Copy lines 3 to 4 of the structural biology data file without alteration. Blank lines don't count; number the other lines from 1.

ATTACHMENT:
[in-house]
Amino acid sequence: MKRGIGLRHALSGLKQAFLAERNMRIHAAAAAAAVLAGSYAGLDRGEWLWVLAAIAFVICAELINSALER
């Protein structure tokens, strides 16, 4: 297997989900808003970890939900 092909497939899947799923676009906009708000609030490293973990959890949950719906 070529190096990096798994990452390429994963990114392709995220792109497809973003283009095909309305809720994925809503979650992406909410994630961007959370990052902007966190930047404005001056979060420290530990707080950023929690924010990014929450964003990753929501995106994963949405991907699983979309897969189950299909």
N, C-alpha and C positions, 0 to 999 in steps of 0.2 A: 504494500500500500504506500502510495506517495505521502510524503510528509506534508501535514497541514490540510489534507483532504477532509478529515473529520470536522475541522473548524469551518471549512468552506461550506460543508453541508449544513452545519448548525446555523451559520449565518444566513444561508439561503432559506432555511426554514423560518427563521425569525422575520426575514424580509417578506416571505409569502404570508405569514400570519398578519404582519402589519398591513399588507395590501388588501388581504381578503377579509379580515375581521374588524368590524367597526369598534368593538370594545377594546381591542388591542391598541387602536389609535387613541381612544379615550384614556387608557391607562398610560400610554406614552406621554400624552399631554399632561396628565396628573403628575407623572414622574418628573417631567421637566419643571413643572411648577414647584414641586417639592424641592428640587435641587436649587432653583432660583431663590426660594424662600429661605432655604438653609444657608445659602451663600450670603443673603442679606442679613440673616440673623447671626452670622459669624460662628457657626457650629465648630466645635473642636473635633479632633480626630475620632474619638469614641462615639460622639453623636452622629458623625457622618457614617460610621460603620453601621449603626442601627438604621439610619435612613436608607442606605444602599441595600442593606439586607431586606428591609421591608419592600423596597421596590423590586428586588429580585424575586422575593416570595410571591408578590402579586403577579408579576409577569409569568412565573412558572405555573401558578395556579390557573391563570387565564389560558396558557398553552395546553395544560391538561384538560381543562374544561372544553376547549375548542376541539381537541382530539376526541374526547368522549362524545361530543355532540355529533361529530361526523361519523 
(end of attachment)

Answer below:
């Protein structure tokens, strides 16, 4: 297997989900808003970890939900 092909497939899947799923676009906009708000609030490293973990959890949950719906 070529190096990096798994990452390429994963990114392709995220792109497809973003283009095909309305809720994925809503979650992406909410994630961007959370990052902007966190930047404005001056979060420290530990707080950023929690924010990014929450964003990753929501995106994963949405991907699983979309897969189950299909």
N, C-alpha and C positions, 0 to 999 in steps of 0.2 A: 504494500500500500504506500502510495506517495505521502510524503510528509506534508501535514497541514490540510489534507483532504477532509478529515473529520470536522475541522473548524469551518471549512468552506461550506460543508453541508449544513452545519448548525446555523451559520449565518444566513444561508439561503432559506432555511426554514423560518427563521425569525422575520426575514424580509417578506416571505409569502404570508405569514400570519398578519404582519402589519398591513399588507395590501388588501388581504381578503377579509379580515375581521374588524368590524367597526369598534368593538370594545377594546381591542388591542391598541387602536389609535387613541381612544379615550384614556387608557391607562398610560400610554406614552406621554400624552399631554399632561396628565396628573403628575407623572414622574418628573417631567421637566419643571413643572411648577414647584414641586417639592424641592428640587435641587436649587432653583432660583431663590426660594424662600429661605432655604438653609444657608445659602451663600450670603443673603442679606442679613440673616440673623447671626452670622459669624460662628457657626457650629465648630466645635473642636473635633479632633480626630475620632474619638469614641462615639460622639453623636452622629458623625457622618457614617460610621460603620453601621449603626442601627438604621439610619435612613436608607442606605444602599441595600442593606439586607431586606428591609421591608419592600423596597421596590423590586428586588429580585424575586422575593416570595410571591408578590402579586403577579408579576409577569409569568412565573412558572405555573401558578395556579390557573391563570387565564389560558396558557398553552395546553395544560391538561384538560381543562374544561372544553376547549375548542376541539381537541382530539376526541374526547368522549362524545361530543355532540355529533361529530361526523361519523 